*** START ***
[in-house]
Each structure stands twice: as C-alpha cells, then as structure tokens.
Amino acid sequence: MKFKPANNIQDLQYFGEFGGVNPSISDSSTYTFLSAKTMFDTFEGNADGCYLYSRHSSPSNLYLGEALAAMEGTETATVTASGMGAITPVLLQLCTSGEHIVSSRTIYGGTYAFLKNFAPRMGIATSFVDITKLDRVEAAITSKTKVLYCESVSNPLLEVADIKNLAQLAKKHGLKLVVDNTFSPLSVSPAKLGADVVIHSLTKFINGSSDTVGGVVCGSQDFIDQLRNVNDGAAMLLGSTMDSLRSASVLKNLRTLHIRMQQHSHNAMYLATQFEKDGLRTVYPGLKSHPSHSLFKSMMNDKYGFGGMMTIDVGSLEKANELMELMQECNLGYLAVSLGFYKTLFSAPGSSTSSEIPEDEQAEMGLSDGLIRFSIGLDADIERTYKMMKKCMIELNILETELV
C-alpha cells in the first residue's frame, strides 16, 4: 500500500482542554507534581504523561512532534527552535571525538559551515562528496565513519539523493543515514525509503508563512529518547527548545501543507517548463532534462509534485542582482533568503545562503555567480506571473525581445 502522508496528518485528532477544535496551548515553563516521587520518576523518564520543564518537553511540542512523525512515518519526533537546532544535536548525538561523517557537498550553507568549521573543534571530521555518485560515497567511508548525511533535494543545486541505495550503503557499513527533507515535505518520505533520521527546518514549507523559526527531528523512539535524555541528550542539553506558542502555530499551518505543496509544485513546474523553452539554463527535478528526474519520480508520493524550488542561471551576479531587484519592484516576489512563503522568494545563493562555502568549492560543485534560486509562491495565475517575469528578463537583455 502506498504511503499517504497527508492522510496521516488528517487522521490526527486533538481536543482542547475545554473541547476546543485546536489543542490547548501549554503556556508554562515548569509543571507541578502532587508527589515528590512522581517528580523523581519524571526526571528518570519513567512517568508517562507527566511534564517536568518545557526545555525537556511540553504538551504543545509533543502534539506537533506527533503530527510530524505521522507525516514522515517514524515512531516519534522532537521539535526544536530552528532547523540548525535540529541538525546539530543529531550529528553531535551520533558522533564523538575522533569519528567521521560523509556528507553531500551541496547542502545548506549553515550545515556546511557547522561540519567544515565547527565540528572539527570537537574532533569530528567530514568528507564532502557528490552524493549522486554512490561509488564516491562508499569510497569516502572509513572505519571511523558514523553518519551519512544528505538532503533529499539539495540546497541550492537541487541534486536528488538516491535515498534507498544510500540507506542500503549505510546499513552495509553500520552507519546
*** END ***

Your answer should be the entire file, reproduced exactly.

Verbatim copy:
[in-house]
Each structure stands twice: as C-alpha cells, then as structure tokens.
Amino acid sequence: MKFKPANNIQDLQYFGEFGGVNPSISDSSTYTFLSAKTMFDTFEGNADGCYLYSRHSSPSNLYLGEALAAMEGTETATVTASGMGAITPVLLQLCTSGEHIVSSRTIYGGTYAFLKNFAPRMGIATSFVDITKLDRVEAAITSKTKVLYCESVSNPLLEVADIKNLAQLAKKHGLKLVVDNTFSPLSVSPAKLGADVVIHSLTKFINGSSDTVGGVVCGSQDFIDQLRNVNDGAAMLLGSTMDSLRSASVLKNLRTLHIRMQQHSHNAMYLATQFEKDGLRTVYPGLKSHPSHSLFKSMMNDKYGFGGMMTIDVGSLEKANELMELMQECNLGYLAVSLGFYKTLFSAPGSSTSSEIPEDEQAEMGLSDGLIRFSIGLDADIERTYKMMKKCMIELNILETELV
C-alpha cells in the first residue's frame, strides 16, 4: 500500500482542554507534581504523561512532534527552535571525538559551515562528496565513519539523493543515514525509503508563512529518547527548545501543507517548463532534462509534485542582482533568503545562503555567480506571473525581445 502522508496528518485528532477544535496551548515553563516521587520518576523518564520543564518537553511540542512523525512515518519526533537546532544535536548525538561523517557537498550553507568549521573543534571530521555518485560515497567511508548525511533535494543545486541505495550503503557499513527533507515535505518520505533520521527546518514549507523559526527531528523512539535524555541528550542539553506558542502555530499551518505543496509544485513546474523553452539554463527535478528526474519520480508520493524550488542561471551576479531587484519592484516576489512563503522568494545563493562555502568549492560543485534560486509562491495565475517575469528578463537583455 502506498504511503499517504497527508492522510496521516488528517487522521490526527486533538481536543482542547475545554473541547476546543485546536489543542490547548501549554503556556508554562515548569509543571507541578502532587508527589515528590512522581517528580523523581519524571526526571528518570519513567512517568508517562507527566511534564517536568518545557526545555525537556511540553504538551504543545509533543502534539506537533506527533503530527510530524505521522507525516514522515517514524515512531516519534522532537521539535526544536530552528532547523540548525535540529541538525546539530543529531550529528553531535551520533558522533564523538575522533569519528567521521560523509556528507553531500551541496547542502545548506549553515550545515556546511557547522561540519567544515565547527565540528572539527570537537574532533569530528567530514568528507564532502557528490552524493549522486554512490561509488564516491562508499569510497569516502572509513572505519571511523558514523553518519551519512544528505538532503533529499539539495540546497541550492537541487541534486536528488538516491535515498534507498544510500540507506542500503549505510546499513552495509553500520552507519546